4K TVs supertest: Which should you buy?
With the Euros and Olympics round the corner, now's the time to upgrade your viewing experience
Has your best mate suddenly become an expert in Slovakia’s centre-back conundrum? Perhaps they’ve announced themselves as the world’s foremost authority on water polo tactics?
Fear not, they won’t be this insufferable for long. Once the Olympics and Euro 2016 are over, you’ll want to own at least one triumphant memento from the ‘summer of sport’. Should Harry Kane, Jess Ennis-Hill and co fail to deliver the goods, then a 4K TV will do the job just fine.
There’s never been a better moment to invest in an Ultra High-Def tellybox. Even if the only ‘shock exit’ you’re interested in is the next grizzly death in Game Of Thrones. With every major streaming service now offering its wares in 4K, UHD Blu-rays having finally arrived and a fancy new PlayStation 4 on the way, we’ve collated four of the best new TVs that (quite a lot of) money can buy.
And if you don’t happen to have a spare grand or so lying around? We’ve picked out four more affordable alternatives as well, because this is a bandwagon you’re going to want to jump on.
1 LG OLED55C6V
We’ve fallen hard for LG’s OLEDs in the past, but can the South Korean manufacturer keep its TV crown?
2 Panasonic TX-65DX750
This deluxe model with high dynamic range (HDR) looks to steer Panasonic back to glory.
3 Philips 65PUS8601
A 4K TV with its own backlighting rig and detachable speakers: it’s a swish bit of kit.
4 Samsung UE55KS7000
Samsung’s ‘affordable’ model, this set still costs £1500 and packs plenty of telly tech.
LG OLED55C6V (£3000)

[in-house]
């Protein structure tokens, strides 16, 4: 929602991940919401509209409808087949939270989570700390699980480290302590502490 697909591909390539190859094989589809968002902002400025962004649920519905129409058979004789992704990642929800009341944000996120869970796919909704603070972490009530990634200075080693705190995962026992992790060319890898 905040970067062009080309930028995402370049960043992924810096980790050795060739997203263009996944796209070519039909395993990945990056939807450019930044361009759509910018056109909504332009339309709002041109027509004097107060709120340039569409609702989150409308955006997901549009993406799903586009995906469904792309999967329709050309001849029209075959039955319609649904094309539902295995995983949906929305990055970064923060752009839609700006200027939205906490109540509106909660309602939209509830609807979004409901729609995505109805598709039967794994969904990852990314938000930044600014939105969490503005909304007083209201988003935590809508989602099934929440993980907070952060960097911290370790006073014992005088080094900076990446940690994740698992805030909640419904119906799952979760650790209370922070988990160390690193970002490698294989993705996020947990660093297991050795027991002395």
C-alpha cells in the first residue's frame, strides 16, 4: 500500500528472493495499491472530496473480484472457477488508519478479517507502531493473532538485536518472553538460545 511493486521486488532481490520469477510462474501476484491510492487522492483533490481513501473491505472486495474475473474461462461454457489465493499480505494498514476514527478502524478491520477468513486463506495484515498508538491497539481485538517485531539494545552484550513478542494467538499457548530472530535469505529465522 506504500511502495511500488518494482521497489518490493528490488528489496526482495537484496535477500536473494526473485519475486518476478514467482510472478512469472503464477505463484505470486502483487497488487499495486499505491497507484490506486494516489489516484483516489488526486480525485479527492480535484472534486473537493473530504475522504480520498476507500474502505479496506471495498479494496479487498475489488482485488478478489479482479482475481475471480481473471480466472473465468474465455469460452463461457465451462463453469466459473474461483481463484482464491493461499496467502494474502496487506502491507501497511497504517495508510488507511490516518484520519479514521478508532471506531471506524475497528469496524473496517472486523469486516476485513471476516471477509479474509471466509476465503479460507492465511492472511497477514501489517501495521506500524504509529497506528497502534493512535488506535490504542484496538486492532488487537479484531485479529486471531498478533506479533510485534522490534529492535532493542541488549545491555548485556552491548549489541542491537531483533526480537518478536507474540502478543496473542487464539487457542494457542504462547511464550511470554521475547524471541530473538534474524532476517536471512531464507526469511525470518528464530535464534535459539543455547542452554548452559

This 55in set is the real McCoy, the genuine article – or so its ‘UHD Premium’ certification would have you believe. Sounds fancy, right? Well, all this industry tag really tells you is that the LG we have here meets the must-have ‘premium’ specs for resplendent TV viewing. It’s our job to let you know whether it comes good on that promise. Thankfully, that task is even easier than Germany’s group at the Euros.
With HDR support and a 10-bit panel capable of producing more colours than the costume department on a Wes Anderson movie, LG’s C6 is truly stunning. Unlike the other models here it uses an OLED panel instead of the LED ones that Samsung, Philips and Panasonic usually favour. The benefits? This set can go blacker than King Joffrey’s heart and will dazzle your senses with a 540-nit minimum peak brightness, which in TV terms is a whole lot of nits.
It also boasts support for both HDR standards: HDR10 and Dolby Vision. This means you’ll be able to watch compatible content from Amazon, Netflix and Ultra HD Blu-rays regardless of which format wins out in the future. Because if you’re planning to spend £3K on a TV, the last thing you want is for it to offer worse picture quality in a few years’ time.
Packed full of tech and with jaw-dropping performance, this LG does plenty to justify its prohibitive asking price. It’s the TV your overdraft was made for.
READ MORE › LG OLED 55C6V full review
Mad Max‘s eyeball-exploding colours are a visceral assault in 4K Blu-ray, while this LG’s HDR chops ensure George Miller’s feast of dust and fire takes place on a supremely natural-looking palette.
The clean picture is a real stickler for detail, too – sharply etched and unshakeably stable. And its excellent viewing angles won’t punish anyone who’s ceded their central spot on the sofa to get the nachos either. HD upscaling is perfectly watchable with everything we throw at it – yes, even an ’80s Only Fools And Horses episode.
LG has paired up with audio specialists Harman-Kardon to make the C6 sound fuller-bodied than its profile suggests. While you’re still best off adding a soundbar or surround setup, there’s no shortage of clarity, detail or volume here.
READ MORE › The best soundbases and soundbars – reviewed
You know how everyone wouldn’t stop gushing about Breaking Bad two years ago? Meeting anyone with a 4K OLED TV is a bit like that, minus the plot spoilers. Aside from their great picture quality, these sets are impossibly thin. The C6’s svelte frame is slimmer than some smartphones, while even its protruding power pack is slimline to an extent that Schweppes would be proud of.
Compared to the era of boxy CRT TVs, this LG may as well be a Picasso. And it’s curved too, which further adds to its overall je ne sais quoi.
OS and apps
LG’s new WebOS 3.0 is just as slick as before, and adds some handy new features. Magic Zoom allows you to magnify anything on the screen, while Magic Mobile Connection lets you beam content to the TV from a smartphone.